Stage 2 of the contract begins after the design is complete. The Contractor will propose a price for the project and ADOT&PF and Contractor may negotiate project costs with the intent of agreeing upon a reasonable price for the project. Either the two parties agree upon the price, called the Guaranteed Maximum Price (GMP) or ADOT&PF may suspend or terminate the CMGC contract and competitively bid the construction project. When ADOT&PF and Contractor agree to the GMP, the construction contract is awarded.
Will the GMP be a lump sum amount?
The GMP will contain a bid schedule with unit prices or lump sum prices for individual pay items as negotiated with the Contractor. The bid schedule will look the same as a design-bid-build project but the prices, scope of pay items and method of measurement will have been negotiated in advance.
What environmental approvals are necessary?
ADOT&PF is required by law and by the FHWA to complete the National Environmental Policy Act (NEPA) process before any construction occurs when any federal funding is to be used for the project. An Environmental Assessment (EA) is in place for the project and will be re-evaluated as part of the project. The EA re-evaluation will address changes to the design (and associated impacts) since the original EA approval. The re-evaluation of the EA is under way and is expected to be complete in November 2015, but subsequent re-evaluations may be necessary immediately prior to construction depending on changes to design and impacts. Beyond the NEPA document, several project permits will be required and will be discussed during design development.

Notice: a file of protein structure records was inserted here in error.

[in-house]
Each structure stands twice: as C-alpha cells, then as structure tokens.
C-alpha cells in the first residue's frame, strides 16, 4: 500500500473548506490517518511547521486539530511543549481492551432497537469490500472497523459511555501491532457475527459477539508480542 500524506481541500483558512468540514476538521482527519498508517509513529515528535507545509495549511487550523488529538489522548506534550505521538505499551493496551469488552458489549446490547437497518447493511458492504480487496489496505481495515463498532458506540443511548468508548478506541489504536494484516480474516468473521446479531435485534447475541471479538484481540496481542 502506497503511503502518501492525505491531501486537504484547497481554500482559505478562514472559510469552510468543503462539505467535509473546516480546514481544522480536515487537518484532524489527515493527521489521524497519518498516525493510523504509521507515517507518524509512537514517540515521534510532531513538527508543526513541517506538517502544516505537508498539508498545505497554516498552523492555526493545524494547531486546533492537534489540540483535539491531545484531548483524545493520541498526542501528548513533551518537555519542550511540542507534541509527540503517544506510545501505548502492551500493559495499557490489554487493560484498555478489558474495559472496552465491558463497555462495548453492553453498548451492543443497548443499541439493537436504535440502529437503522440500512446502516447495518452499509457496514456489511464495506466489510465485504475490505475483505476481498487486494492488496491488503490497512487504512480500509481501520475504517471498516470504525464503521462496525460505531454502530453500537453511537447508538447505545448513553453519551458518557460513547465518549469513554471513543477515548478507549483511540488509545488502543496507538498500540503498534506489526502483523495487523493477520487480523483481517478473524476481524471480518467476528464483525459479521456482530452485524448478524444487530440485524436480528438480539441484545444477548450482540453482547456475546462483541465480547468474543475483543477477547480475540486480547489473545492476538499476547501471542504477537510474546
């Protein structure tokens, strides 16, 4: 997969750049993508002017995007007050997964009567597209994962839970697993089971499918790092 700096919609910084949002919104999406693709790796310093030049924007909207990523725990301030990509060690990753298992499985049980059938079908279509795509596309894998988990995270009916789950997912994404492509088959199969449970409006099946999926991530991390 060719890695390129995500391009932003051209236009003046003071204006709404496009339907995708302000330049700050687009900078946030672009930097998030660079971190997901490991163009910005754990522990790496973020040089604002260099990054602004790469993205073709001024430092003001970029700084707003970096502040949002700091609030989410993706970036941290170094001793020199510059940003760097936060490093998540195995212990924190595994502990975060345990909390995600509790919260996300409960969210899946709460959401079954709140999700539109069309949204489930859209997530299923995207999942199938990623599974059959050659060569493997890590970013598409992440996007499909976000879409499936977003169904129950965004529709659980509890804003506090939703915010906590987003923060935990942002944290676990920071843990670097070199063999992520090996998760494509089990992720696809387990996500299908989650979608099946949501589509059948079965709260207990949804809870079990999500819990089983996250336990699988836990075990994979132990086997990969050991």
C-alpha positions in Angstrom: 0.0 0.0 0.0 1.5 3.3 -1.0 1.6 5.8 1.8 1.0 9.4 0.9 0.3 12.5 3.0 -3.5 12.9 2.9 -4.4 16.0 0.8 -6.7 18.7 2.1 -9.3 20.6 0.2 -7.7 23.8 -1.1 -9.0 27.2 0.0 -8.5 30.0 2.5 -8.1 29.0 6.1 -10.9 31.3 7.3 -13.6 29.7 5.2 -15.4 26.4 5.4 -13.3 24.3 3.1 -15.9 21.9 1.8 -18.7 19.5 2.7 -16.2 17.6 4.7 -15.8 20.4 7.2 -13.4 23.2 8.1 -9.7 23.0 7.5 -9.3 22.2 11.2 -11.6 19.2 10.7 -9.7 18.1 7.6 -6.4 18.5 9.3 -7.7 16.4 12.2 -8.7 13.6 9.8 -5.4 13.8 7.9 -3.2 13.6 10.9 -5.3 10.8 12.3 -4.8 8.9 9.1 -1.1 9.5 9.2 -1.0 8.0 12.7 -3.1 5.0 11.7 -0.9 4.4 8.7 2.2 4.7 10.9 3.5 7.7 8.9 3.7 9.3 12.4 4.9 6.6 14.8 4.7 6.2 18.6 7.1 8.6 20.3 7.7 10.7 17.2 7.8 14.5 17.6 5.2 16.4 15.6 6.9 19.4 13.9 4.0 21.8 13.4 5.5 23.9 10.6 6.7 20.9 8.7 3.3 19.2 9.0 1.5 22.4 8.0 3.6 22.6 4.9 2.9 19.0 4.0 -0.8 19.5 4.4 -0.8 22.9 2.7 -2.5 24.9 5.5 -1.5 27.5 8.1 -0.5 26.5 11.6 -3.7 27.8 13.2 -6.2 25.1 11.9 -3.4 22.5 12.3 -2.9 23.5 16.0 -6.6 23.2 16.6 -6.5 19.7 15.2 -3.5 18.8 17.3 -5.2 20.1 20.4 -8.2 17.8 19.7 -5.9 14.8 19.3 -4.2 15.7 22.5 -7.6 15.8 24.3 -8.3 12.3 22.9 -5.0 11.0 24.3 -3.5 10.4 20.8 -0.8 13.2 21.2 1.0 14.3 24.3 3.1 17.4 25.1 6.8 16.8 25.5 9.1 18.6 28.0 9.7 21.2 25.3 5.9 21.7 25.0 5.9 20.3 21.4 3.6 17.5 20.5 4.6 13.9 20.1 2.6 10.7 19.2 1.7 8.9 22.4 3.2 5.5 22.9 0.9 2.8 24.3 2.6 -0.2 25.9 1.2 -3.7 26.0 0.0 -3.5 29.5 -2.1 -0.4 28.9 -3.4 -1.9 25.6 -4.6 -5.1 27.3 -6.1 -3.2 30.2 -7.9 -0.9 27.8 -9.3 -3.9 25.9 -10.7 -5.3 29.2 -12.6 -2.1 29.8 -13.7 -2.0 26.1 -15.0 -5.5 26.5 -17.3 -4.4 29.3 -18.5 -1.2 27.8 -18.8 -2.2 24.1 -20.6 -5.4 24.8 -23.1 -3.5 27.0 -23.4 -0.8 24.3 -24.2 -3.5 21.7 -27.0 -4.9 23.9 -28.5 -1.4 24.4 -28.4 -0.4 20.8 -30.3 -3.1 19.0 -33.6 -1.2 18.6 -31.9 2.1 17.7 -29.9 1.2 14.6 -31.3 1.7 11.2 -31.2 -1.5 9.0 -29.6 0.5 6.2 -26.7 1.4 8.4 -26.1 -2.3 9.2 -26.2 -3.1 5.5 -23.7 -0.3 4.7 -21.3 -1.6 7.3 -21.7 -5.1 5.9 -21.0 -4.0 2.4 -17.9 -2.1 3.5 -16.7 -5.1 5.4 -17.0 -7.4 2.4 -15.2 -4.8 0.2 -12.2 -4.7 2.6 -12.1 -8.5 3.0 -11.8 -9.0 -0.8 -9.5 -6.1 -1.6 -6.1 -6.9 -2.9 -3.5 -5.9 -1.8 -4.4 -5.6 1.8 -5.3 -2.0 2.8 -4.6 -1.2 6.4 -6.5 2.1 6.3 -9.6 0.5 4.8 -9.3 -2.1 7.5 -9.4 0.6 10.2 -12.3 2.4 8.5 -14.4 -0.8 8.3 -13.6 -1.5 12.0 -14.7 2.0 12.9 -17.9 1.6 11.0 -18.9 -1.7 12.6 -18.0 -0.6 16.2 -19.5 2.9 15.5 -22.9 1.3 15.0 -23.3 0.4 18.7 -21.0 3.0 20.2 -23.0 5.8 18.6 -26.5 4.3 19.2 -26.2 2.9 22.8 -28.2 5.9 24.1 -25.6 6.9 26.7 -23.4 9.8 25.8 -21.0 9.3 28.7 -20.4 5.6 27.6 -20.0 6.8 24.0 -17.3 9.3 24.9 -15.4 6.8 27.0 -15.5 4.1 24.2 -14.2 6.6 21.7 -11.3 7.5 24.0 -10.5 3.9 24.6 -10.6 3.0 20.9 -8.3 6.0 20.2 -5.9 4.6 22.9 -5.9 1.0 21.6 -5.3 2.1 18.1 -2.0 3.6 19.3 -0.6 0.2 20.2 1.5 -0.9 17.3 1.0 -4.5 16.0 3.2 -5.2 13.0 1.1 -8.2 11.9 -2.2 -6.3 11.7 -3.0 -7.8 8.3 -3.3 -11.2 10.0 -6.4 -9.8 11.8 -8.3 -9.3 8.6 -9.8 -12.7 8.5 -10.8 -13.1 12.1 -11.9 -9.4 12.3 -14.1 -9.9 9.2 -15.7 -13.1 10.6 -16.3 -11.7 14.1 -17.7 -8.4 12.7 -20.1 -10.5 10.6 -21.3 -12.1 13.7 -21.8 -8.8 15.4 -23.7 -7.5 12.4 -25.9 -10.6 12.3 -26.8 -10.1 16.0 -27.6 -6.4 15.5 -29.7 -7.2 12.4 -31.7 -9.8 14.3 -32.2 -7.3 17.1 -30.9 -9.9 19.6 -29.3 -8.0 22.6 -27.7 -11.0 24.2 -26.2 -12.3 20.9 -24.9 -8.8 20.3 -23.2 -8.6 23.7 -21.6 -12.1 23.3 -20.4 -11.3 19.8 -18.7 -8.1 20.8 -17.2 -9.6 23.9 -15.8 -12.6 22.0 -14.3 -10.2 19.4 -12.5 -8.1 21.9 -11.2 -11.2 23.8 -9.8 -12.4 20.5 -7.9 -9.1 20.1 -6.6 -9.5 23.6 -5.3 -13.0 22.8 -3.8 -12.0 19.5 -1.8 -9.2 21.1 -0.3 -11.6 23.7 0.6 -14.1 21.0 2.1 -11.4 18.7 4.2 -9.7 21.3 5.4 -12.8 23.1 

What is the status of Right of Way (ROW) Acquisition?
To date, the Department has acquired the following parcels for this project:
The above descriptions are general and are not legal property descriptions. Additional ownership information and details are available through public property records in the Fairbanks North Star Borough.
There are over 100 remaining permanent parcels that need to be acquired in order to construct the entire project, the vast majority of which are partial take acquisitions. Proposed ROW is shown as hatched areas in the preliminary plans (some hatched areas are included as “proposed” but are already acquired if listed above). Temporary needs and needs strictly for utility easements have also been identified. Draft ROW plans are anticipated to be available for review in September 2015. Upon completion of ROW plans, individual parcel plats will be developed for appraisal and offer preparations.
When do you anticipate getting the contractor on board?
The RFP to select the CMGC will be released in July 2015 with proposals due in late August or early September. We anticipate selecting the CMGC, completing negotiations and issuing a Notice To Proceed by November 2015.
Will the CMGC prepare multiple cost estimates?
Yes, the CMGC will prepare multiple cost estimates throughout development of the project design. Individual item estimates may occur during discussions of constructability, innovation and schedule.
Should the CMGC be concerned about a budget for design?
No, those costs will not be part of the CMGC contract.
Are specifications open to editing during this process?
Yes, that is part of the innovation in the process.
Will the construction administration be conducted on the project as it would on any other ADOT&PF construction project?
Yes, ADOT&PF will conduct construction administration as typical and customary for this type of project.
How does risk sharing work with CMGC?